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Meanwhile, housing affordability is highest for families in peak working years, aged 35-54.

An average 35-44 year old household can afford just under 40% of homes sold across Australia, while a typical 45-54 year old household can afford just over 40%.

Many of these households will be families, which together could afford more than half of the homes sold.

First-home buyers forced to pull back

PropTrack’s report shows that worsened affordability has resulted in a pullback in first-home buyers entering the market.

Many first-home buyers were able to enter the market in 2020-21 when government pandemic stimulus saw ultra-low interest rates and government incentives to help make property buying more attractive and more attainable.

As a result, the value of loans to first-home buyers surged, peaking at more than a quarter of all lending at the end of 2020, and throughout 2021 more than 160,000 first-home buyers took out new mortgages, the highest annual number of first-home buyers in more than a decade.

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But now, first-home buyer borrowing has returned to pre-pandemic levels - in the first half of 2023 there were half as many first-home buyers as two years prior.

And while lending to first-home buyers has increased a little recently, continued strained affordability suggests first-home buyers will continue to struggle to break into the market for the foreseeable future, the report said.

It’s not just mortgage serviceability that is creating an issue for first-home buyers though.

Saving a deposit has become a key barrier, with many struggling to save enough cash to put towards a property purchase at a time when inflation is high and income isn’t stretching as far.

An average-income household, earning just over $120,000 per year, would need to save 20% of their wage for more than five and a half years to save a 20% deposit on a median-priced home.

Home price declines throughout 2022 and stronger wages growth have reduced the time it takes to save a home deposit by about half a year from its peak at the end of 2021.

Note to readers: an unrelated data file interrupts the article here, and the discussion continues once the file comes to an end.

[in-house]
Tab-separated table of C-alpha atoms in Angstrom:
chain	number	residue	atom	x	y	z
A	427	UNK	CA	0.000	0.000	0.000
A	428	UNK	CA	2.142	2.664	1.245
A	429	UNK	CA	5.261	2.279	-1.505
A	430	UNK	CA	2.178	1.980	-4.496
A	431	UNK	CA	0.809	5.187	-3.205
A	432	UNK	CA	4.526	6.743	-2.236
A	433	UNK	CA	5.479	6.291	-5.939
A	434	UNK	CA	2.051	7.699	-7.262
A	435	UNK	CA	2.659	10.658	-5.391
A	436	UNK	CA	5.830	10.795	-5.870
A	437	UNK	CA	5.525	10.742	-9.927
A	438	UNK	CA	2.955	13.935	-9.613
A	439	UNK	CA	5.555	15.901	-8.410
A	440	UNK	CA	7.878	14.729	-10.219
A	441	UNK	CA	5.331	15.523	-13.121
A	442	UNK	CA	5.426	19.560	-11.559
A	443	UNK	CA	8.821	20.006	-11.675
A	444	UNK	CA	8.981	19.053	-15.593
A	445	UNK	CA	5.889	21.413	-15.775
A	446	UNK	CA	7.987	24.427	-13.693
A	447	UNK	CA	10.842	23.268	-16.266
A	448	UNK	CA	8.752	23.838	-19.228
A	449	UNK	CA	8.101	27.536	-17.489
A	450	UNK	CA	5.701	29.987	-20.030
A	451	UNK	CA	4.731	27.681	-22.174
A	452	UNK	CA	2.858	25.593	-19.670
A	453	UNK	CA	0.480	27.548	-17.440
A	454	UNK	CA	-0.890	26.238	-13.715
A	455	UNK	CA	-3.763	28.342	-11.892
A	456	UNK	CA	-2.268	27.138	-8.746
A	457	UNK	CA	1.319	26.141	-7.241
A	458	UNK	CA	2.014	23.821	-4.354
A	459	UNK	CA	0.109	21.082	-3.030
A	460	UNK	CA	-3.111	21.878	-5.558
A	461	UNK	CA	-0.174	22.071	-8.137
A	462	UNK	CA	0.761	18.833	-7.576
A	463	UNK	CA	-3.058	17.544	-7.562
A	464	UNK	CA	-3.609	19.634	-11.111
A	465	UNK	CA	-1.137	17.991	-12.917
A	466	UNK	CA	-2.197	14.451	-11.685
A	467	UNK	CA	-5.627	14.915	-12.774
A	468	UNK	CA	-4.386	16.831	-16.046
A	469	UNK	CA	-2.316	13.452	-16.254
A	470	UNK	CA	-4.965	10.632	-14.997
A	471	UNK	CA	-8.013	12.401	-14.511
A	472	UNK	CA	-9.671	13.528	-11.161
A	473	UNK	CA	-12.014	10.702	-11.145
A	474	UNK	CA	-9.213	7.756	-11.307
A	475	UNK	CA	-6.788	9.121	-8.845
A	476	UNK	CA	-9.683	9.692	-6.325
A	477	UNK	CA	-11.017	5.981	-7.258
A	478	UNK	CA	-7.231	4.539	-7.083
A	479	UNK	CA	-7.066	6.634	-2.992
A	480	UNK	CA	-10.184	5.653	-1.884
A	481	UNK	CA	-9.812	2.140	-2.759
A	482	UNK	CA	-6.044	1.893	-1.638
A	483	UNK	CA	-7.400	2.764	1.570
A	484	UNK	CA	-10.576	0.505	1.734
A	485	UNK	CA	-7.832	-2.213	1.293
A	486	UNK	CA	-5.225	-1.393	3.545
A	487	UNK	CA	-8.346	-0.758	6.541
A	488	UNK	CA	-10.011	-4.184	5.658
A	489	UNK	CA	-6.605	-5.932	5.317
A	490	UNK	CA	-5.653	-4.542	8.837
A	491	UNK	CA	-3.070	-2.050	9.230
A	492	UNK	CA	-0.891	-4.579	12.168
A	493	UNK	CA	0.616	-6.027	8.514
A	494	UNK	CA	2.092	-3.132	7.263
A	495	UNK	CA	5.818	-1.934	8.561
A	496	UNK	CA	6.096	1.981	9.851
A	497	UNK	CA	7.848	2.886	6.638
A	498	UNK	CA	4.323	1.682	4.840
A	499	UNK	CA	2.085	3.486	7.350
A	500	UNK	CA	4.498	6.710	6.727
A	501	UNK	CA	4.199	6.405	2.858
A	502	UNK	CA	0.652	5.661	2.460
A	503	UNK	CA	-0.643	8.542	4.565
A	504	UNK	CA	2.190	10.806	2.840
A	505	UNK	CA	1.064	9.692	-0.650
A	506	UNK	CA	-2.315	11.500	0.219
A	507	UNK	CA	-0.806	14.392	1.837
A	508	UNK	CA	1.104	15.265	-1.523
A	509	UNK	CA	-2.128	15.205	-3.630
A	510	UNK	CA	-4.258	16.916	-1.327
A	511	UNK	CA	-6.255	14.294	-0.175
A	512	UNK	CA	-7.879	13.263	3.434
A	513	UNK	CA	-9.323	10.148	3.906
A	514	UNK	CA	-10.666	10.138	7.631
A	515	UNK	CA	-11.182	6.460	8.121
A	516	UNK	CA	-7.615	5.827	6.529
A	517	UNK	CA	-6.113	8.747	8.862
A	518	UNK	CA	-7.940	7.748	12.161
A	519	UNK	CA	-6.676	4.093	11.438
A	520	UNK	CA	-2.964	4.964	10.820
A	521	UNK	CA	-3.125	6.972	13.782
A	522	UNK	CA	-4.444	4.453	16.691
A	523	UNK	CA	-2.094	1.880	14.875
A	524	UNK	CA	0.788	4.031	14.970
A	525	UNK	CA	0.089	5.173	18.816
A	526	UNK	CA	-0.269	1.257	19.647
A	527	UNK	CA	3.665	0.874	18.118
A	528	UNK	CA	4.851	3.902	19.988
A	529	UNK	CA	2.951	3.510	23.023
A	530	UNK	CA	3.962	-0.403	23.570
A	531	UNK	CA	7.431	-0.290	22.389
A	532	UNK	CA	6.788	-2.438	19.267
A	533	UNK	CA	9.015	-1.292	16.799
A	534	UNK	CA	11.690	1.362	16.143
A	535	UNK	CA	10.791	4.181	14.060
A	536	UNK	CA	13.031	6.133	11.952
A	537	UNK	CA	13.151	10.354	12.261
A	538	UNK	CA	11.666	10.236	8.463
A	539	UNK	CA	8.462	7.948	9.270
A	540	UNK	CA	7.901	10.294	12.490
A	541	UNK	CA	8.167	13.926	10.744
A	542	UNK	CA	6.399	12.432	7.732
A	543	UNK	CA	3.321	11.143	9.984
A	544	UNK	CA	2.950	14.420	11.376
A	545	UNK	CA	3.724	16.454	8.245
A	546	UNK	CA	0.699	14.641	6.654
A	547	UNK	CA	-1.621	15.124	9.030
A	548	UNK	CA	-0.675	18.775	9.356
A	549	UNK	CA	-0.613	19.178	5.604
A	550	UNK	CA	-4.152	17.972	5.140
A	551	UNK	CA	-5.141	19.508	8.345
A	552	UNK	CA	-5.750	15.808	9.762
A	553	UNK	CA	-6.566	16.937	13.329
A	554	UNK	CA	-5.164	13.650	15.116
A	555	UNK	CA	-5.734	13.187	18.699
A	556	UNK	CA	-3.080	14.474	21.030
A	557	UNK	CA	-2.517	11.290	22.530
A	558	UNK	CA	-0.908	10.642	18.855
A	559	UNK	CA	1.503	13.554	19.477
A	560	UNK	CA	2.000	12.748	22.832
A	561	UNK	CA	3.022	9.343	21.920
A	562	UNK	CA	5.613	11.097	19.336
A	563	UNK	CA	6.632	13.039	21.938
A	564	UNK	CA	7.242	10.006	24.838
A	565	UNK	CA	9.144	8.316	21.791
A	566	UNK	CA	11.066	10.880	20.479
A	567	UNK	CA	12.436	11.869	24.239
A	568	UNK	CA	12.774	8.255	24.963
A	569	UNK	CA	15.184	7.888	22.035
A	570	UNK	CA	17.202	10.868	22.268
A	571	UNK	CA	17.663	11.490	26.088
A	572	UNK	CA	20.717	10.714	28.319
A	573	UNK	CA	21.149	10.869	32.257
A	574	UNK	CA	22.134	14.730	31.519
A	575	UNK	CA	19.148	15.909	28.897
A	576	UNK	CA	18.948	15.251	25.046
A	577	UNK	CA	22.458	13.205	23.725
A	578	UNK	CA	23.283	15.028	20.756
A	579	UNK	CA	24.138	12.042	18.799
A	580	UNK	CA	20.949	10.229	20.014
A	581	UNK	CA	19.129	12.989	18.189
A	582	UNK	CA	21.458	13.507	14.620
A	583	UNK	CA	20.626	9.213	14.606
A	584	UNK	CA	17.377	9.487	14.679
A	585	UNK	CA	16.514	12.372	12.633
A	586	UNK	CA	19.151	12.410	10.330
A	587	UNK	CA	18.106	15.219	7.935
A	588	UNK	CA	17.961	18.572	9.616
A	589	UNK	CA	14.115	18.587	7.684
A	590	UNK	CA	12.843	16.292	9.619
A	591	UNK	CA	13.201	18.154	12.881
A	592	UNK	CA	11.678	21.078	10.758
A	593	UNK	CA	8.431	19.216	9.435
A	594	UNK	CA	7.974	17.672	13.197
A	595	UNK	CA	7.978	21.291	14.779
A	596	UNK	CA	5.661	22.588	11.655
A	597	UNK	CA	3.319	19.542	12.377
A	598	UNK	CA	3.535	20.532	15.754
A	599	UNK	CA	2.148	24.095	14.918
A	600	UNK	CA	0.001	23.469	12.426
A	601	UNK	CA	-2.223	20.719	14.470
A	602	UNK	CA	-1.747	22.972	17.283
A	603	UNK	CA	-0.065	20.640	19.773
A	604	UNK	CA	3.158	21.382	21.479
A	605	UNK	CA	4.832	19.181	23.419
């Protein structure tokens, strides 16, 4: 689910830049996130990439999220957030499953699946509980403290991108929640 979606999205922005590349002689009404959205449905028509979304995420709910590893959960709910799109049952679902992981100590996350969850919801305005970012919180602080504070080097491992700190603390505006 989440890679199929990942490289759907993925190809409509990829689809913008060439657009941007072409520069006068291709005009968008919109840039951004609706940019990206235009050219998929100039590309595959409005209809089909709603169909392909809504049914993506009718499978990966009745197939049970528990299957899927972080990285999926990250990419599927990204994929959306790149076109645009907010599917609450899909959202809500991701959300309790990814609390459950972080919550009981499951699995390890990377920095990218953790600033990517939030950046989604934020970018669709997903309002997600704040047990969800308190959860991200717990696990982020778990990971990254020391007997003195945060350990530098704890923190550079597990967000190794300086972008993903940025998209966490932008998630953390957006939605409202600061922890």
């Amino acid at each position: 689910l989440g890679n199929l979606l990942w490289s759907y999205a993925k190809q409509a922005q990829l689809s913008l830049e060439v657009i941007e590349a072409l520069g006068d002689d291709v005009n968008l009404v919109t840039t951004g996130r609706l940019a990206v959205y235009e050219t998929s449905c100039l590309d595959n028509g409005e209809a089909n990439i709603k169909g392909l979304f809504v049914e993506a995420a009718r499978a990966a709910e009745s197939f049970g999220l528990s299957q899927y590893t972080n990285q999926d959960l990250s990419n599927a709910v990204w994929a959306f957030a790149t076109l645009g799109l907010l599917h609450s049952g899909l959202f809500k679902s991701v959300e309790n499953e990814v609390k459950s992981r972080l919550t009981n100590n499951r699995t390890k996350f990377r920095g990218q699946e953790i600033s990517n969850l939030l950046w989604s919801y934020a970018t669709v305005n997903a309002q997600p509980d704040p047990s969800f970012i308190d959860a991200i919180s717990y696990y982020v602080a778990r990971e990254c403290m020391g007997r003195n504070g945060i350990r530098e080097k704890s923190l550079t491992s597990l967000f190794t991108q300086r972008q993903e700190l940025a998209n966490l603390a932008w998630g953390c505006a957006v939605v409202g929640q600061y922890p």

But, the time it takes a typical household to save a home deposit remains higher than it was before the pandemic, continuing the decades-long upward trend.

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A final word

PropTrack’s report confirms what we had also seen in data elsewhere, that Australia is suffering a housing crisis, with a stark undersupply of property only helping to exacerbate high prices and affordability issues.

First-time buyers continue to be held back from entering the market, with tightened lending and high-interest rates making it challenging to secure a home loan, no matter what your income.

PropTrack expects that looking ahead, anticipation that,

“interest rates are close to their peak, and strong prospects for employment and wages may curb the rapid decline in affordability we’ve witnessed over the past year.

But, further home price growth will continue to pose affordability challenges for current generations and those to come.”

But while it might feel counterintuitive to buy in a correcting market, any buyer or investor can also benefit from less competition, low consumer sentiment, more time, and minimal risk of oversupply.

Now is still a good time to buy because consumer confidence is low and many prospective homebuyers and investors are sitting on the sidelines.

After all, sooner rather than later these buyers will realise that interest rates are near their peak and that inflation has peaked as the RBA's efforts have brought it under control.

And at that time pent-up demand will be released as greed (FOMO) overtakes fear (FOBE - Fear of buying early), as it always does as the property cycle moves on.

However, another result of the affordability challenges is that our markets will be more fragmented moving forward.

In other words, those with higher incomes will be able to and will be prepared to pay to buy in the middle and inner ring suburbs of our capital cities, whilst those living in the less affluent outer suburbs will keep struggling financially, creating less impetus for price rises.

My advice?

Don’t try to time the market, don’t hunt down a bargain… focus on buying an investment-grade property in an A-grade location.

These types of properties are in short supply but are still selling for reasonably good prices and will hold their value better in the long term.